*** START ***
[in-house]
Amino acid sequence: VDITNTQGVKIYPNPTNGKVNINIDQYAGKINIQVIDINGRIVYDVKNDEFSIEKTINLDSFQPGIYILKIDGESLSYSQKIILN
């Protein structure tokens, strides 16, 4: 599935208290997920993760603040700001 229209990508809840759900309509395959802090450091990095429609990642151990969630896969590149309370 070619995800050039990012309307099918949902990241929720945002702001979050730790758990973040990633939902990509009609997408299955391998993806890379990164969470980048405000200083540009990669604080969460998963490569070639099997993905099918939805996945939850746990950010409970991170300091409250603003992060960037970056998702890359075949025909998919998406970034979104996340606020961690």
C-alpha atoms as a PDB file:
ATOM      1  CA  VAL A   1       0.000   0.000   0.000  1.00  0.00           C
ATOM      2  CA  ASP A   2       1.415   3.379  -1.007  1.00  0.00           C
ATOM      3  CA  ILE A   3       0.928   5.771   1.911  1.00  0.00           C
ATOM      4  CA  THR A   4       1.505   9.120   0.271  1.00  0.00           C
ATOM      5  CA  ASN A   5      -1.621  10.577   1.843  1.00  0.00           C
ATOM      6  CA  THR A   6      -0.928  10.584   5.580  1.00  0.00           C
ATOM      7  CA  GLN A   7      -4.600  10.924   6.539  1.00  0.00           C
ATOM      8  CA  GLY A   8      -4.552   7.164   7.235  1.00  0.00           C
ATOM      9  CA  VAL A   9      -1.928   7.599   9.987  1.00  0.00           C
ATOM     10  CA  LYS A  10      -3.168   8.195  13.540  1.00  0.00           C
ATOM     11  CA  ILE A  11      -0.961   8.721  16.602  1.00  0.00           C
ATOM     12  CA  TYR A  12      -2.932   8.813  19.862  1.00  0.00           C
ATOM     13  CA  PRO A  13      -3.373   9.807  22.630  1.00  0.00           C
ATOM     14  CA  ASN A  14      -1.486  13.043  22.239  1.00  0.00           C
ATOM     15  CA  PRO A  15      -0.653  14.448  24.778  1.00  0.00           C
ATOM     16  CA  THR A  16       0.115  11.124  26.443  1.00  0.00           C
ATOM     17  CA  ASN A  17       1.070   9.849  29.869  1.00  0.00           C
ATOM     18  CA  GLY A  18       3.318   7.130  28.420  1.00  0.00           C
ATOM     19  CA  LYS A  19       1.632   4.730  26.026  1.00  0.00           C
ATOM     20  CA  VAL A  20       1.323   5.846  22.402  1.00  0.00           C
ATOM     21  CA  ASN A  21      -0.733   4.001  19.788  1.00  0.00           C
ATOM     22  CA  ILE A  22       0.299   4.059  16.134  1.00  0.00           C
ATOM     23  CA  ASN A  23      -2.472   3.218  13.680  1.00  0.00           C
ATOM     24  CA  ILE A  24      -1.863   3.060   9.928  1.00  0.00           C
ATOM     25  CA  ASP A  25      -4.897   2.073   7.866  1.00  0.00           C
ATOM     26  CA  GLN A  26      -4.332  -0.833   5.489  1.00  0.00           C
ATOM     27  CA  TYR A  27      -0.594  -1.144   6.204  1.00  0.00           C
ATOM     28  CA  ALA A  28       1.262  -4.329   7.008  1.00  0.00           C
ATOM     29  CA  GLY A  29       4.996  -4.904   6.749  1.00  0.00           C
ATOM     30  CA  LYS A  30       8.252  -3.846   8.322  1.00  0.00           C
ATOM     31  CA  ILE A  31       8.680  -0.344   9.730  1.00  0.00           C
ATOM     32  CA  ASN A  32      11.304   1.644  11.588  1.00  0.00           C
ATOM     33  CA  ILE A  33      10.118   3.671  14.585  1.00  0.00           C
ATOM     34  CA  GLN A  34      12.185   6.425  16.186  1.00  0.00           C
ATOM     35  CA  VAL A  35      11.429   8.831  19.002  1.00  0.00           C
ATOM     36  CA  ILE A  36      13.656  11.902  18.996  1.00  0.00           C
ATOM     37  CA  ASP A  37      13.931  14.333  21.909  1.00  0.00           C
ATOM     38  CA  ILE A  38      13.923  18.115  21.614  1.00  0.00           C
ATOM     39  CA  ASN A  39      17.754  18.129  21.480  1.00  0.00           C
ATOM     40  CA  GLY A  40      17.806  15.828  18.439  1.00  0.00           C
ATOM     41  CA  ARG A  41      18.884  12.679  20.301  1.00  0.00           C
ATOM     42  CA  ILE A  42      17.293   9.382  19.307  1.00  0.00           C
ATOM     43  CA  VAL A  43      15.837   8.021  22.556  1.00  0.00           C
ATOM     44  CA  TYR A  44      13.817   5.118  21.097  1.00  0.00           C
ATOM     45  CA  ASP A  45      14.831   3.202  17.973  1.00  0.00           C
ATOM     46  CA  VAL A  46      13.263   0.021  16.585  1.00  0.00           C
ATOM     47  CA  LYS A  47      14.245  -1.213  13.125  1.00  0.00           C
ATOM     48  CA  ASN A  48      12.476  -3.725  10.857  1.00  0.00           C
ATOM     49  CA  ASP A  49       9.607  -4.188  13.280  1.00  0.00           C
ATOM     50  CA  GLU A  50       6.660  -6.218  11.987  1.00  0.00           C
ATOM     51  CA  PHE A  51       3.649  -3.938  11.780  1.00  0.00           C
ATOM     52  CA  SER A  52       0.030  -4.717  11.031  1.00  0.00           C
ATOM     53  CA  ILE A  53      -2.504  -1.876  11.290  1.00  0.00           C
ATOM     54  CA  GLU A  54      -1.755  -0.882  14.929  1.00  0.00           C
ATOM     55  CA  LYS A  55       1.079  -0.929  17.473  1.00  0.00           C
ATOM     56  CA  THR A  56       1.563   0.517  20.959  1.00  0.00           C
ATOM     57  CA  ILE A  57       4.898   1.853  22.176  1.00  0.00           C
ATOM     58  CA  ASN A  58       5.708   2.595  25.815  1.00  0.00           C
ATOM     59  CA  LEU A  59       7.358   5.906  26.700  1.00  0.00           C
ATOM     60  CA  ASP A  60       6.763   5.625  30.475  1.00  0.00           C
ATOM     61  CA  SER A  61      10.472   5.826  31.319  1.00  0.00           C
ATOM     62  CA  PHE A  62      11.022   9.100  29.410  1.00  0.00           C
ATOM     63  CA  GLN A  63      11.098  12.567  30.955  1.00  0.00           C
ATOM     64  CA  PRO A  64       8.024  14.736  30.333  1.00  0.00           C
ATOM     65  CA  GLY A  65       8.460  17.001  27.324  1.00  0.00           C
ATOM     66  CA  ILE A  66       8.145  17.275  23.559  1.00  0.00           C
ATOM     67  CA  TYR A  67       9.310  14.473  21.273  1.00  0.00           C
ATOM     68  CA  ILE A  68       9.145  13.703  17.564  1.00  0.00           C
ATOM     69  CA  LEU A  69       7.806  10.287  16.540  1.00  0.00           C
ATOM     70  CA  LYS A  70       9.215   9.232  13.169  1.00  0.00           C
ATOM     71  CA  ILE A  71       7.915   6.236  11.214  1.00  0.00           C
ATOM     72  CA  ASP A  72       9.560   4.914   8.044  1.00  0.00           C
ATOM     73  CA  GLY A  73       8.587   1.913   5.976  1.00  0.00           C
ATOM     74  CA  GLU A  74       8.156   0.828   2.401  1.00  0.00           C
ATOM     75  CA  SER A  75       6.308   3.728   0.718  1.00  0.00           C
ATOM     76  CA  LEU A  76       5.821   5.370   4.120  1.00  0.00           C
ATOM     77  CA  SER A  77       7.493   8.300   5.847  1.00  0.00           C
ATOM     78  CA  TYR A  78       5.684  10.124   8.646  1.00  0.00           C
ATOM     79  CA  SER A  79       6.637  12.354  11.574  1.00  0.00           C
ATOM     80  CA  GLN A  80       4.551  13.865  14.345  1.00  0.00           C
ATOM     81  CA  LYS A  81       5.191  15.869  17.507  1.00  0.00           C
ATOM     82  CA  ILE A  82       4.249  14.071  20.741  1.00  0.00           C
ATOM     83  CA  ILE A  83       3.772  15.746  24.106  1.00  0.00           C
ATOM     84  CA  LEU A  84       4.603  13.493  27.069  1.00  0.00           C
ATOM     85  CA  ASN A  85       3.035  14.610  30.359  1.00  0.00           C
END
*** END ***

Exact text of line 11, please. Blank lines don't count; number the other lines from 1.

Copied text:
ATOM      7  CA  GLN A   7      -4.600  10.924   6.539  1.00  0.00           C